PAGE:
I'm sure at some point I've probably said something stupid like "I'll never post my paper zine interviews online" and "blogs are killing zines" and "everyone younger than me is dumb" etc. etc. Time and experience tend to iron out the craggiest of crags and well...here we are. I still think that zines and blogs aren't interchangeable entities, but I've also loosened up on my stance that blogs have no merit (obviously). They do. They're accessible, and I do this for the working man. The monkeys with computers doing SEO and copywriting and whatnot. Those who spend more time in front of a computer than they do with their children and families.
I'm going to bleed in some of my old Drug Dogs interviews little by little since they'll likely never be re-printed in their original form (never say never though) and you know what? I'm proud of them. I'd like people to see them. Know your history and whatnot. I've seen a few zines and podcasts go up with Greg in them recently, and maybe I'd just like to throw my hat in that ring.
Drug Dogs zine was my attempt at making a "good zine" (i.e. the kind of zine I'd want to read) and not just reprinted garbage from the internet. I'd made a crappy zine before (In Low Carb) that lasted 10 issues and NO ONE read it because it just wasn't very good, and Drug Dogs was going to change all that. It was all done by hand, illustrated and with photo contributions by a guy I met on B9 named James Campbell and the writing was heavily influenced by Hardware and Bullshit Monthly. It was also released during one of hardcore's "rebuilding" years (2009) when it seemed like all of the good bands from "my" era were disappearing and it was my first real experience dealing with "younger" people and bands now dictating the direction of where things would go. (Predictably: when I was first going to shows, I was constantly told how much better everything was in the 90's, how much "realer" and punker it all was and how me and my group of bafflewit chat-room yahoos were going to ruin it all, so...you know). Personal biases accounted for, I feel like 2007-2010 represented a particularly "dry" era in hardcore when there were very few exciting new bands, few good zines, and a whole lot of derivative shlock. I was a huge fan of Trapped Under Ice's 7"s and full-length, as well as Bad Seed's stuff because to me, moshy hardcore was JUST about to become over-saturated when those hit but that style was still kinda in a sweet spot. Also, not withstanding any cred I may get for saying, TUI just wrote great stand-alone songs...but this is all for another post. It was also where I saw the "fests" starting to become a core staple which was exciting then, but seems kind of silly now, and we see how far it's come already. I guess I'll call it an "interesting" time to be diplomatic, and one the bebs will probably remember a lot more fondly than me.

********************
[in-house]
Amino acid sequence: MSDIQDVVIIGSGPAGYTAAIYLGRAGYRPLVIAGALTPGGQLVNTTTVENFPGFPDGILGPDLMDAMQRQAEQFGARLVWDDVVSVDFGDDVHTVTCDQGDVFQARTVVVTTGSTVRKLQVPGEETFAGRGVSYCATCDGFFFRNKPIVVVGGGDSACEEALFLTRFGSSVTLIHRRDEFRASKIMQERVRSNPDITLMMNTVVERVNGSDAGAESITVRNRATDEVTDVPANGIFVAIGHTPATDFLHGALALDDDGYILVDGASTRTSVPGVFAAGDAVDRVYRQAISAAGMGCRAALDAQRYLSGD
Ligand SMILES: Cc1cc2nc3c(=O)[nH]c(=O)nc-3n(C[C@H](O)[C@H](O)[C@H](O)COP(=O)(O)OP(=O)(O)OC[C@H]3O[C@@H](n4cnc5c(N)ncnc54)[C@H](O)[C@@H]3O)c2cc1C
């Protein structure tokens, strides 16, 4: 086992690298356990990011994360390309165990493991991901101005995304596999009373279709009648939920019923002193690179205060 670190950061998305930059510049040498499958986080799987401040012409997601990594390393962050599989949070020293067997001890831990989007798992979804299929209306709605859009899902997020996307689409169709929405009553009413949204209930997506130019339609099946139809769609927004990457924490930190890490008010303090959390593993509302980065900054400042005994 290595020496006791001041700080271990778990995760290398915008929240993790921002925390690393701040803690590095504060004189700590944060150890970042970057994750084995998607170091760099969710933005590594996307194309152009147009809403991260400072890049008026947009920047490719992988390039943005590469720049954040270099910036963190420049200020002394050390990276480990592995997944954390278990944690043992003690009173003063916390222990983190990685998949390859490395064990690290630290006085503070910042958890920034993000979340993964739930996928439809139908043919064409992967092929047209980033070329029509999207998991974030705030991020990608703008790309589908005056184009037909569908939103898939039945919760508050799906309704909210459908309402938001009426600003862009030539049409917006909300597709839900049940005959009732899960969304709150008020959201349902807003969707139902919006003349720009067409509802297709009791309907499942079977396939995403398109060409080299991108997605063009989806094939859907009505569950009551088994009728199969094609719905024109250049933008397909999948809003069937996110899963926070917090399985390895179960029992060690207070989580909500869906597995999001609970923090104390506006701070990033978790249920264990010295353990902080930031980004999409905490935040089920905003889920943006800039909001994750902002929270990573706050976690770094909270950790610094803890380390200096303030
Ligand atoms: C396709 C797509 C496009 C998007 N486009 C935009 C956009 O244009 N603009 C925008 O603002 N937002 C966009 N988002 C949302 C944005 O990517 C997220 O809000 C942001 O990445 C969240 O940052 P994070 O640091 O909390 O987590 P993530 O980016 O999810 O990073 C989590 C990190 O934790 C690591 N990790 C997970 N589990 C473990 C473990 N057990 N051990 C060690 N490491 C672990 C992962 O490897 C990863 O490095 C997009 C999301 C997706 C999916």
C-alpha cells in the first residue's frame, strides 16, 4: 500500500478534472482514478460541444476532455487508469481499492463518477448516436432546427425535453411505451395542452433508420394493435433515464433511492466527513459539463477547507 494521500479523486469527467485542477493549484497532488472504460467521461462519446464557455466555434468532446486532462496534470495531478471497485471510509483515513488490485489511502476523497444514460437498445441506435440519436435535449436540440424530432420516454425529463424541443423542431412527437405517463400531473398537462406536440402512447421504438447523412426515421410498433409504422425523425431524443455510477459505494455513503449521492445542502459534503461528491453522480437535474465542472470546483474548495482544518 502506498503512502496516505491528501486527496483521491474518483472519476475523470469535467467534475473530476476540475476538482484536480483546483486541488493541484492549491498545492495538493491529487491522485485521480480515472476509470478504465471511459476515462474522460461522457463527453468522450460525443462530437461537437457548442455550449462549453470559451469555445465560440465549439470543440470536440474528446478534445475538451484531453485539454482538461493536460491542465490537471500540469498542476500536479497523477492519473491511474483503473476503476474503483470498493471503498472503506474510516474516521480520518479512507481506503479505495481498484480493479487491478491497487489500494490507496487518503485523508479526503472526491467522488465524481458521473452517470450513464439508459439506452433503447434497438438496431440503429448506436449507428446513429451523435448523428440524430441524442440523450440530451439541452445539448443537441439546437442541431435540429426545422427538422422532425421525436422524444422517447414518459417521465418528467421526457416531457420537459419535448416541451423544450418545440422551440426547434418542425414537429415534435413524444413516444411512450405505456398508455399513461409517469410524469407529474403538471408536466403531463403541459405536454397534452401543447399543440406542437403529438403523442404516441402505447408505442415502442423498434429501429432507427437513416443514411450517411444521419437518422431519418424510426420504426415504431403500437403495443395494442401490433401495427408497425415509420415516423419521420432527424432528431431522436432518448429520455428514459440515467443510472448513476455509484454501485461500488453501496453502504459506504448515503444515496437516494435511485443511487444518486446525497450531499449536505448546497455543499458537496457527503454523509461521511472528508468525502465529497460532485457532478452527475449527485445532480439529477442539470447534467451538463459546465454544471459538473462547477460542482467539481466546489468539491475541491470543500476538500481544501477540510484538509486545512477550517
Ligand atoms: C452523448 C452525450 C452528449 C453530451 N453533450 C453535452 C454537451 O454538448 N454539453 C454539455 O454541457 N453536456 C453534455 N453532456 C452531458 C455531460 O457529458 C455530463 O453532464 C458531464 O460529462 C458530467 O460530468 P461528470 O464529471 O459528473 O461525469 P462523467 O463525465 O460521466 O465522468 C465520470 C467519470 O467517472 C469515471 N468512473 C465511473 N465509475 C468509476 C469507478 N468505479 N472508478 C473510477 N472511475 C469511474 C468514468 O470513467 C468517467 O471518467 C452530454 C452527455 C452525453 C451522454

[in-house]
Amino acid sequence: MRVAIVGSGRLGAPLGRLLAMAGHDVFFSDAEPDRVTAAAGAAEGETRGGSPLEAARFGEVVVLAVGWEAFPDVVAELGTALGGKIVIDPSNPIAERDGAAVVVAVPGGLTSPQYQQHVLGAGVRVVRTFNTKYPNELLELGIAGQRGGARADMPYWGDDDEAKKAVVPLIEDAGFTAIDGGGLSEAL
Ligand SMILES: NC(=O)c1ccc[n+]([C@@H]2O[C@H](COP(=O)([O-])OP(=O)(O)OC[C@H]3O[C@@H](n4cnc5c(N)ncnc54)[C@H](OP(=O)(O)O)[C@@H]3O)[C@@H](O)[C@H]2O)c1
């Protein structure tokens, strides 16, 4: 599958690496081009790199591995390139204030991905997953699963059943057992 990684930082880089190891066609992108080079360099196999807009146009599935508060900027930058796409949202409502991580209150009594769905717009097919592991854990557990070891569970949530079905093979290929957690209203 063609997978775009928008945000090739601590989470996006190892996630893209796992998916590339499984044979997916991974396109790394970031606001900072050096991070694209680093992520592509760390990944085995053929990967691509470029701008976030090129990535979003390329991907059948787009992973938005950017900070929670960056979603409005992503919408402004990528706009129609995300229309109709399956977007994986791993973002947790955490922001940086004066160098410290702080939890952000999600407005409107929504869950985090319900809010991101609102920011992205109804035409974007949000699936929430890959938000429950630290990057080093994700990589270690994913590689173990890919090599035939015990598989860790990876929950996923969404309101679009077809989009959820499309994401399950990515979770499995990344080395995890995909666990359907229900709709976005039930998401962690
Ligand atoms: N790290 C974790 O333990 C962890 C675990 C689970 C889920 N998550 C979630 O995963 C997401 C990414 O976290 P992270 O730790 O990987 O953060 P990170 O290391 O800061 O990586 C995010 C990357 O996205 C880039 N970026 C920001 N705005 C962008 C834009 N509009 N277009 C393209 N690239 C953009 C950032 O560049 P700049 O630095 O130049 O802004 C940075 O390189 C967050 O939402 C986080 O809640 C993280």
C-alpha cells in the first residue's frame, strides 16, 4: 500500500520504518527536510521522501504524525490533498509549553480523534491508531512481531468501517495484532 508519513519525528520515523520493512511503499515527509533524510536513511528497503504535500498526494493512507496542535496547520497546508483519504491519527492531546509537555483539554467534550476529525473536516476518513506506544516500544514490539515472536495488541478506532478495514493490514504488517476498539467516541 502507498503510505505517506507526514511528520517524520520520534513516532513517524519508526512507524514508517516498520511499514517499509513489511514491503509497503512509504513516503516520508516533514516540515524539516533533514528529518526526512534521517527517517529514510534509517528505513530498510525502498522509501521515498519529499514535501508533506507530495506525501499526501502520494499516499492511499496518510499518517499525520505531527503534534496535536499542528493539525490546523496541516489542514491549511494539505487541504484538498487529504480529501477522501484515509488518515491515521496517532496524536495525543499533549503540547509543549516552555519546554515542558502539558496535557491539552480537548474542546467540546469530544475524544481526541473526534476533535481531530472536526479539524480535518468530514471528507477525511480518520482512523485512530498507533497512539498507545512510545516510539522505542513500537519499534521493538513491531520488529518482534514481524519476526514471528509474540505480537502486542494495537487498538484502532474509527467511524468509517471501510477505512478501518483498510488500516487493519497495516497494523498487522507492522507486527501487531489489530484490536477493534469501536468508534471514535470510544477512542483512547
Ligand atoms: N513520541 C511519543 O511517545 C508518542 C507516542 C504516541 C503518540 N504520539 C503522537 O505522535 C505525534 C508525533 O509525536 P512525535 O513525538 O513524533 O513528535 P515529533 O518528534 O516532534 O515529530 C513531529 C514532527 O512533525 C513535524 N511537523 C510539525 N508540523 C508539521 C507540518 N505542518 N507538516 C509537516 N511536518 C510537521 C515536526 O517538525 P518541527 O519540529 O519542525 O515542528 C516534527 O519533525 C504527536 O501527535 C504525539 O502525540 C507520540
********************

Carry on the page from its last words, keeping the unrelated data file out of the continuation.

Anyway, this Mental interview was conducted over the course of several weeks. Lockin Out hadn't really done much in a while (as you'll see later on in the interview) and more than anything, I was still kind of mourning the loss of Mental (in a Trumbull Escapades blogpost that's no longer on the internet) Morgado summarized the "Lockin Out Era" as the time period between Mental's first show and the Planet Mental record release in 2005. If that's the case, then by 2008 we were well into post-after-party status and so now, in 2014, where are we? Revival time? Someone ask someone on that giant ass Lockin Out thread on B9.